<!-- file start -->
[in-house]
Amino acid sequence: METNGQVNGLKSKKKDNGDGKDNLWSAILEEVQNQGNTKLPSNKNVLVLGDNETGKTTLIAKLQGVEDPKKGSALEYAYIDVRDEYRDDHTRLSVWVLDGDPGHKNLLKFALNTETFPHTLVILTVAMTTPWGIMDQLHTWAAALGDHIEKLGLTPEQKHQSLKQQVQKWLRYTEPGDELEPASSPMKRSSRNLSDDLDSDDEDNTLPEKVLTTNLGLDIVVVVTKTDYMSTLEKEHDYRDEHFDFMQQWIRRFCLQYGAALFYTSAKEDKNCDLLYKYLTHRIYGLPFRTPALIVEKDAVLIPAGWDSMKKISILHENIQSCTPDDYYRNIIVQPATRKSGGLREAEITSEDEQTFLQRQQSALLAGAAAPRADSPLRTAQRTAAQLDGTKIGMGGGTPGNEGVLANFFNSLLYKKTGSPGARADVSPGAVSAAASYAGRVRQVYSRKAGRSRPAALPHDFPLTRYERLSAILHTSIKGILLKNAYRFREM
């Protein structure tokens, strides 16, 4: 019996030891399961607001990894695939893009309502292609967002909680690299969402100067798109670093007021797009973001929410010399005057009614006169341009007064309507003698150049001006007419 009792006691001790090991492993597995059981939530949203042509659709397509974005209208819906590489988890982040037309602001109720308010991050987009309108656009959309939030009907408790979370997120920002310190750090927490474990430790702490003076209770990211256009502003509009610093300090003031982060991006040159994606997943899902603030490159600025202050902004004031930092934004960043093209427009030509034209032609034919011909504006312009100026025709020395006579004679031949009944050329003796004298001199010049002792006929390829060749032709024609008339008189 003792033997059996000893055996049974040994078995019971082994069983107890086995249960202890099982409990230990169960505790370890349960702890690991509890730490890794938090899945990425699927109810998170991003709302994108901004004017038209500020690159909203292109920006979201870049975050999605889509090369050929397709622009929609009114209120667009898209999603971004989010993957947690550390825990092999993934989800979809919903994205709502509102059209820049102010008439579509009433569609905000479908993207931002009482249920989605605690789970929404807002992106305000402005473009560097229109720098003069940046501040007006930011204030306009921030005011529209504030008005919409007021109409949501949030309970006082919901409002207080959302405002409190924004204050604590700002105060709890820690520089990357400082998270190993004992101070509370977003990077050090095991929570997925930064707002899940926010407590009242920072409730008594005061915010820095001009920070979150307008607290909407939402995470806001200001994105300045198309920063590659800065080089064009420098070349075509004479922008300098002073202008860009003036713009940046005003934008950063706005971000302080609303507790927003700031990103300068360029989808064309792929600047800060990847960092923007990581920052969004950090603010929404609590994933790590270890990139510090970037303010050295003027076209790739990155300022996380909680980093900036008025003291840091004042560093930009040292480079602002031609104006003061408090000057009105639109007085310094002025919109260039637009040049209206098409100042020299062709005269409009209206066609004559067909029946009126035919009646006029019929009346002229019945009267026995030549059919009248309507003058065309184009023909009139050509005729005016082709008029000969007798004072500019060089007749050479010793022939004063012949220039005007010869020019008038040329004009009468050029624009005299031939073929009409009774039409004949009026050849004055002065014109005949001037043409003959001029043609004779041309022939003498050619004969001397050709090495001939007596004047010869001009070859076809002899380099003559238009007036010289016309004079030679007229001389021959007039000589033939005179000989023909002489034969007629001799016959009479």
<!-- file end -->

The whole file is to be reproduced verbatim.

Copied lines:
[in-house]
Amino acid sequence: METNGQVNGLKSKKKDNGDGKDNLWSAILEEVQNQGNTKLPSNKNVLVLGDNETGKTTLIAKLQGVEDPKKGSALEYAYIDVRDEYRDDHTRLSVWVLDGDPGHKNLLKFALNTETFPHTLVILTVAMTTPWGIMDQLHTWAAALGDHIEKLGLTPEQKHQSLKQQVQKWLRYTEPGDELEPASSPMKRSSRNLSDDLDSDDEDNTLPEKVLTTNLGLDIVVVVTKTDYMSTLEKEHDYRDEHFDFMQQWIRRFCLQYGAALFYTSAKEDKNCDLLYKYLTHRIYGLPFRTPALIVEKDAVLIPAGWDSMKKISILHENIQSCTPDDYYRNIIVQPATRKSGGLREAEITSEDEQTFLQRQQSALLAGAAAPRADSPLRTAQRTAAQLDGTKIGMGGGTPGNEGVLANFFNSLLYKKTGSPGARADVSPGAVSAAASYAGRVRQVYSRKAGRSRPAALPHDFPLTRYERLSAILHTSIKGILLKNAYRFREM
């Protein structure tokens, strides 16, 4: 019996030891399961607001990894695939893009309502292609967002909680690299969402100067798109670093007021797009973001929410010399005057009614006169341009007064309507003698150049001006007419 009792006691001790090991492993597995059981939530949203042509659709397509974005209208819906590489988890982040037309602001109720308010991050987009309108656009959309939030009907408790979370997120920002310190750090927490474990430790702490003076209770990211256009502003509009610093300090003031982060991006040159994606997943899902603030490159600025202050902004004031930092934004960043093209427009030509034209032609034919011909504006312009100026025709020395006579004679031949009944050329003796004298001199010049002792006929390829060749032709024609008339008189 003792033997059996000893055996049974040994078995019971082994069983107890086995249960202890099982409990230990169960505790370890349960702890690991509890730490890794938090899945990425699927109810998170991003709302994108901004004017038209500020690159909203292109920006979201870049975050999605889509090369050929397709622009929609009114209120667009898209999603971004989010993957947690550390825990092999993934989800979809919903994205709502509102059209820049102010008439579509009433569609905000479908993207931002009482249920989605605690789970929404807002992106305000402005473009560097229109720098003069940046501040007006930011204030306009921030005011529209504030008005919409007021109409949501949030309970006082919901409002207080959302405002409190924004204050604590700002105060709890820690520089990357400082998270190993004992101070509370977003990077050090095991929570997925930064707002899940926010407590009242920072409730008594005061915010820095001009920070979150307008607290909407939402995470806001200001994105300045198309920063590659800065080089064009420098070349075509004479922008300098002073202008860009003036713009940046005003934008950063706005971000302080609303507790927003700031990103300068360029989808064309792929600047800060990847960092923007990581920052969004950090603010929404609590994933790590270890990139510090970037303010050295003027076209790739990155300022996380909680980093900036008025003291840091004042560093930009040292480079602002031609104006003061408090000057009105639109007085310094002025919109260039637009040049209206098409100042020299062709005269409009209206066609004559067909029946009126035919009646006029019929009346002229019945009267026995030549059919009248309507003058065309184009023909009139050509005729005016082709008029000969007798004072500019060089007749050479010793022939004063012949220039005007010869020019008038040329004009009468050029624009005299031939073929009409009774039409004949009026050849004055002065014109005949001037043409003959001029043609004779041309022939003498050619004969001397050709090495001939007596004047010869001009070859076809002899380099003559238009007036010289016309004079030679007229001389021959007039000589033939005179000989023909002489034969007629001799016959009479």